Naked Versus Covered Puts

We’ve mentioned a few times so far that in a naked put, the trader has no corresponding short position in the underlying asset. To understand why that is important, we need to talk about the difference between covered puts and naked puts.

A covered put means the put option writer has a short position in the underlying stock. As a reminder, a short position means that the investor has borrowed shares of a security and sold them on the open market, with the plan of buying them back at a lower price.

This changes the dynamics of the trade, compared with a naked (uncovered) put. If the price of the underlying security declines, losses incurred on the put option will be offset by gains on the short position. However, the risk instead is that the price of the underlying security could move significantly upward, incurring losses on the underlying short position.

Recommended: The Risks and Rewards of Naked Options

Example of a Naked Put Option

Here’s an example of how trading a naked put can work:

XYZ stock is trading at $50 per share. Alice, a qualified investor, opts to sell a put option expiring in 30 days with a strike price of $50 for a premium of $4. Typically, when trading equity options, a single contract controls 100 shares – so the total premium, her initial gain, is $400. If the price of XYZ is above $50 after 30 days, the option would expire worthless, and Alice would keep the entire $400 premium.

To look at the downside scenario, suppose the price of XYZ falls to $40. In this case, Alice would be required to buy shares in XYZ at $50 (the strike price), but the market value of those shares is only $40. She can sell them on the open market, but will incur a loss of $10 per share. Her loss on the sale is $1,000 (100 x $10), but is offset by the premium gained on the sale of the option, bringing her net loss to $600. Alternatively, Alice could choose not to sell the shares, but hold them instead, in the hope that they will appreciate in value.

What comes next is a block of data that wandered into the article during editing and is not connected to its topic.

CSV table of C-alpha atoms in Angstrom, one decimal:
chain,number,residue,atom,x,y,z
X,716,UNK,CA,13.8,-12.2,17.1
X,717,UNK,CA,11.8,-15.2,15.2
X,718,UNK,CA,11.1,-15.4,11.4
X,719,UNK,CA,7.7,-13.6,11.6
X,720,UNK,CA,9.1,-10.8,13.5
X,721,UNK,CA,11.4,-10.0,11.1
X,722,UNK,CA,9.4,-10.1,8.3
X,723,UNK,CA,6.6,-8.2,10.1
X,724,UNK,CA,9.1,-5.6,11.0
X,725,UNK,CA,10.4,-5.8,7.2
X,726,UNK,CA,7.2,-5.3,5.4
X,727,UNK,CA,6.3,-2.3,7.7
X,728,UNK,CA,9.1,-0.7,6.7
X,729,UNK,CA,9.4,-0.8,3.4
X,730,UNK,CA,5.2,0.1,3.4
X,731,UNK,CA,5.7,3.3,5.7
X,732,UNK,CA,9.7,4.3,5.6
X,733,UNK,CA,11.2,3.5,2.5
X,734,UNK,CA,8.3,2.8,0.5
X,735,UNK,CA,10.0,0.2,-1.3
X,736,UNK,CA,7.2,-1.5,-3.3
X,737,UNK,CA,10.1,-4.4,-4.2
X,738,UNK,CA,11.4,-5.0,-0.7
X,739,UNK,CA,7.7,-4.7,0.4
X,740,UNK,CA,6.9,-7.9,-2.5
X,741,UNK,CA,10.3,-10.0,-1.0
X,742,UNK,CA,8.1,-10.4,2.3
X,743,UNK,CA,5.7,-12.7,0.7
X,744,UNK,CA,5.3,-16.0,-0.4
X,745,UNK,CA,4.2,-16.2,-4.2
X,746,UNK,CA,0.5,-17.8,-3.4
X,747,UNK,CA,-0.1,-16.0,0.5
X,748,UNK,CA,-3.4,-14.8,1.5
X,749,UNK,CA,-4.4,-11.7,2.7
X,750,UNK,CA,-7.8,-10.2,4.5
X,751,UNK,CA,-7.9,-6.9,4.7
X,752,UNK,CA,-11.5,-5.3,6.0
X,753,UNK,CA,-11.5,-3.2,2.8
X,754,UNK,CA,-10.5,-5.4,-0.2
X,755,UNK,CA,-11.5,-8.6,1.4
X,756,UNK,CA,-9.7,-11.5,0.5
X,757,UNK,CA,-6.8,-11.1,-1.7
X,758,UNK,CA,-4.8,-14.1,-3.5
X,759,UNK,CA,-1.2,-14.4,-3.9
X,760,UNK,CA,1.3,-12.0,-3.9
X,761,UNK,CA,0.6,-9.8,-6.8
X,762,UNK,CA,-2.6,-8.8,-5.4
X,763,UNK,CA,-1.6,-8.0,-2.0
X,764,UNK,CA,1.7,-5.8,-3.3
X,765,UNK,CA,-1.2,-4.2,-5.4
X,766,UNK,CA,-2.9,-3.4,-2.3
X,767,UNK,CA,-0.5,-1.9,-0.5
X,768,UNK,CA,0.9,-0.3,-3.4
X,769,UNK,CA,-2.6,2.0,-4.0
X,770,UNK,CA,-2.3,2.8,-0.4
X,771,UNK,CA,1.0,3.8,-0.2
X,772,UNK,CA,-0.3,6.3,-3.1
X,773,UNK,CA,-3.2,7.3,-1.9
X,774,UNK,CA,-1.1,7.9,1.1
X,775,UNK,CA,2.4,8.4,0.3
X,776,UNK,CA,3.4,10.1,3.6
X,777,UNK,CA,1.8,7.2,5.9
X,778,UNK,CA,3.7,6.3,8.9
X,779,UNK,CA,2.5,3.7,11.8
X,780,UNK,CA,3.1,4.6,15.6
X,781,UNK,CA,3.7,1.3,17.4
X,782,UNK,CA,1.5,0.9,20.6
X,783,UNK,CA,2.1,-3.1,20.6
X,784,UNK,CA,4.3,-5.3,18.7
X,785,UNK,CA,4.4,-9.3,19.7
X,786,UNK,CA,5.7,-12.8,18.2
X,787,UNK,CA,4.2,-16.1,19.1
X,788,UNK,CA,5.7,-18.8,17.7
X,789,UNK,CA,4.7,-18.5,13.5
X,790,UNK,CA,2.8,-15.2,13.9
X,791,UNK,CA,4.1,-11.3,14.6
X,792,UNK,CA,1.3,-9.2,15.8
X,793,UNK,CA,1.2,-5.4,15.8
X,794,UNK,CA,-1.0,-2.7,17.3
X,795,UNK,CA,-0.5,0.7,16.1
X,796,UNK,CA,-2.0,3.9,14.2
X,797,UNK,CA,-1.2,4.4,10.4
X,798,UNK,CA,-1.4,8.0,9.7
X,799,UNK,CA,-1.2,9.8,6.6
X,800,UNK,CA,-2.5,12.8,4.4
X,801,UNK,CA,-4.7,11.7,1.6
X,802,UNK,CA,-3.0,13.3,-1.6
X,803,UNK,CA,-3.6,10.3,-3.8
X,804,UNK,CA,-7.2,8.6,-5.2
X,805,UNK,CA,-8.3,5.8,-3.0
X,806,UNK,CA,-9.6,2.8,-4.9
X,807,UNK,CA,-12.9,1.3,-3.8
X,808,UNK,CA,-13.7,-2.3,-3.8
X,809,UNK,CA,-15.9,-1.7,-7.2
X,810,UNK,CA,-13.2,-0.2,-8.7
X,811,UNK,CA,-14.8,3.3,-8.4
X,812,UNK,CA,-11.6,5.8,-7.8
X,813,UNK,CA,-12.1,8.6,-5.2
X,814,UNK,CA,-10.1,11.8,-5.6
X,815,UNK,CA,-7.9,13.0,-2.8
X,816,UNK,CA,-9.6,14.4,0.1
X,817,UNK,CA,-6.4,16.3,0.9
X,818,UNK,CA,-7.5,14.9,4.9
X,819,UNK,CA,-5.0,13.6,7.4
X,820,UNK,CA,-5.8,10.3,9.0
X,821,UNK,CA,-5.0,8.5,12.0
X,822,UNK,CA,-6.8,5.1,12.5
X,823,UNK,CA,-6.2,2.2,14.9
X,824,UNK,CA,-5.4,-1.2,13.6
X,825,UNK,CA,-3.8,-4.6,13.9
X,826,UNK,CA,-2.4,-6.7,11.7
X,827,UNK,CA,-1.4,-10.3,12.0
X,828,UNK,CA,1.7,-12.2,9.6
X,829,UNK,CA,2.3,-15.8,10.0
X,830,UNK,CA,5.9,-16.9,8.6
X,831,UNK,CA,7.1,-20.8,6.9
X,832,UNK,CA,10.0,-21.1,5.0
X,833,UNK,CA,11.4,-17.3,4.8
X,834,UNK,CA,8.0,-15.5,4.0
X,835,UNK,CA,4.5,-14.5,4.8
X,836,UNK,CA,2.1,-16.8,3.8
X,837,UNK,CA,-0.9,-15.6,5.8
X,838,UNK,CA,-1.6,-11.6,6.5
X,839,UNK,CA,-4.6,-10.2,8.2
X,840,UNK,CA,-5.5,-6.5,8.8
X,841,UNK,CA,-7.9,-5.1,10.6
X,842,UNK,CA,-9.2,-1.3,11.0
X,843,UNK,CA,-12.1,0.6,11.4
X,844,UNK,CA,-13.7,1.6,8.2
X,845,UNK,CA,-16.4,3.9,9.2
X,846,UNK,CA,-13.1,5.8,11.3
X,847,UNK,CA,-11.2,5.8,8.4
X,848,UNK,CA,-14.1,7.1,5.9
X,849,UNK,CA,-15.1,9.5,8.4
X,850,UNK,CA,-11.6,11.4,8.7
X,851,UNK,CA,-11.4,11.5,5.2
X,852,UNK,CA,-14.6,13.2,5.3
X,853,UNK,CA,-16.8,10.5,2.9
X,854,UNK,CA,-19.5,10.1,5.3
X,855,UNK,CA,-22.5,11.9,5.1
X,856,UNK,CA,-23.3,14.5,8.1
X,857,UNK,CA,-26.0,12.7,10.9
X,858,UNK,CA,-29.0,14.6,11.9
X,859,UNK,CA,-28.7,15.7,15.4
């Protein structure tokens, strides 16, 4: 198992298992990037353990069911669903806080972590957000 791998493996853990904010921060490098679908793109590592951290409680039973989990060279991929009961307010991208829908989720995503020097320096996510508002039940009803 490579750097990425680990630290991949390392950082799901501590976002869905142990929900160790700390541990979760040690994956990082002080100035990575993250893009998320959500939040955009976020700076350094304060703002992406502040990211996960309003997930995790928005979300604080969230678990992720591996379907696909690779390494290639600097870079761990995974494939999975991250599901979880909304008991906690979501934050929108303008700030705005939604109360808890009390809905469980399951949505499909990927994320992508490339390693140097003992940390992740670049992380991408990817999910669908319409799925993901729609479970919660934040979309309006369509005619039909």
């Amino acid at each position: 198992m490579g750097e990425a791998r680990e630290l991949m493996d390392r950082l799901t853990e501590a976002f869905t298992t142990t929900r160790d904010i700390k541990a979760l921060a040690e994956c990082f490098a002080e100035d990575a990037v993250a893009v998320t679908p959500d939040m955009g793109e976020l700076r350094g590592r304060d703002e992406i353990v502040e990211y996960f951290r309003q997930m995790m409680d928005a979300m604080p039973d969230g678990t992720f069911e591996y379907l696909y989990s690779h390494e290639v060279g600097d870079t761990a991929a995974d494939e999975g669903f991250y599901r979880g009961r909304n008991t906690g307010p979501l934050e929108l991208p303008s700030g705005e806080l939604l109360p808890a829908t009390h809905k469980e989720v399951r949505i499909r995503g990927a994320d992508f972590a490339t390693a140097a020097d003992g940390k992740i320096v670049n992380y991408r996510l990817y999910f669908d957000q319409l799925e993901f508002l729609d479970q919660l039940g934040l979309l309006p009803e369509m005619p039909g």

There’s also a break-even point in this trade that investors should understand. Imagine that XYZ stock slides from $50 to $46 per share over the next 30 days. In this case, Alice loses $400 ($4 per share) after buying the shares at $50 and selling them at $46, which is offset by the $400 gained on the premium.

The maximum potential loss in any naked put option sale occurs if XYZ’s stock price goes to $0. In this instance, the loss would be $5,000 ($50 per share x 100 shares), offset by the $400 premium for a net loss of $4,600. Practically speaking, a trader would likely repurchase the option and close the trade before the stock falls too significantly. This can depend on a trader’s risk tolerance, and the stop-loss setting on the trade.

The Takeaway

The big risk of a naked put option trade is that the potential losses can be much greater than the premium initially gained, while the maximum profit is limited to the premium collected up front. The seller of an uncovered put thinks the underlying asset will rise in value or hold steady.

Like most options trading strategies, the complexity of naked options trading and the associated risks make it a strategy that’s typically best for experienced traders. There are plenty of less risky ways for beginner investors to start building a portfolio. One way to do just that is by opening a brokerage account on the SoFi Invest trading platform. Using the SoFi app, you can select company stocks, exchange-traded funds and fractional shares to build your portfolio, or you can opt for the automated features which build a portfolio on your behalf.

Photo credit: iStock/damircudic